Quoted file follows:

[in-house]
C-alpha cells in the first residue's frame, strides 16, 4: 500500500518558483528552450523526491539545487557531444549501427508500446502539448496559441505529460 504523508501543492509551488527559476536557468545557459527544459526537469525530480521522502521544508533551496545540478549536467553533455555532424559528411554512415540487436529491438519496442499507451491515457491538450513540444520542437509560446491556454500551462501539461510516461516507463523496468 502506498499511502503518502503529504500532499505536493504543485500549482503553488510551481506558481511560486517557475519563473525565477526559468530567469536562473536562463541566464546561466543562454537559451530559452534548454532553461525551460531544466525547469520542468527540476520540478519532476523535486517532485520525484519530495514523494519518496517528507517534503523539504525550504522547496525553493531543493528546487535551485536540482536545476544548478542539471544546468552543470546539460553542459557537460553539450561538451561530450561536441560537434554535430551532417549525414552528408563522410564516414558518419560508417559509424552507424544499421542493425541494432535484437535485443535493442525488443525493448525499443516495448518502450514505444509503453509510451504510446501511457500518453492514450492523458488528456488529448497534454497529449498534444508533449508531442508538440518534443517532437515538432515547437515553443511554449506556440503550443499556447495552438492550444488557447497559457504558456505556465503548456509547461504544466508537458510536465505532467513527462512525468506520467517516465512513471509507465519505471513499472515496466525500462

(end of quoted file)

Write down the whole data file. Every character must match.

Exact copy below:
[in-house]
C-alpha cells in the first residue's frame, strides 16, 4: 500500500518558483528552450523526491539545487557531444549501427508500446502539448496559441505529460 504523508501543492509551488527559476536557468545557459527544459526537469525530480521522502521544508533551496545540478549536467553533455555532424559528411554512415540487436529491438519496442499507451491515457491538450513540444520542437509560446491556454500551462501539461510516461516507463523496468 502506498499511502503518502503529504500532499505536493504543485500549482503553488510551481506558481511560486517557475519563473525565477526559468530567469536562473536562463541566464546561466543562454537559451530559452534548454532553461525551460531544466525547469520542468527540476520540478519532476523535486517532485520525484519530495514523494519518496517528507517534503523539504525550504522547496525553493531543493528546487535551485536540482536545476544548478542539471544546468552543470546539460553542459557537460553539450561538451561530450561536441560537434554535430551532417549525414552528408563522410564516414558518419560508417559509424552507424544499421542493425541494432535484437535485443535493442525488443525493448525499443516495448518502450514505444509503453509510451504510446501511457500518453492514450492523458488528456488529448497534454497529449498534444508533449508531442508538440518534443517532437515538432515547437515553443511554449506556440503550443499556447495552438492550444488557447497559457504558456505556465503548456509547461504544466508537458510536465505532467513527462512525468506520467517516465512513471509507465519505471513499472515496466525500462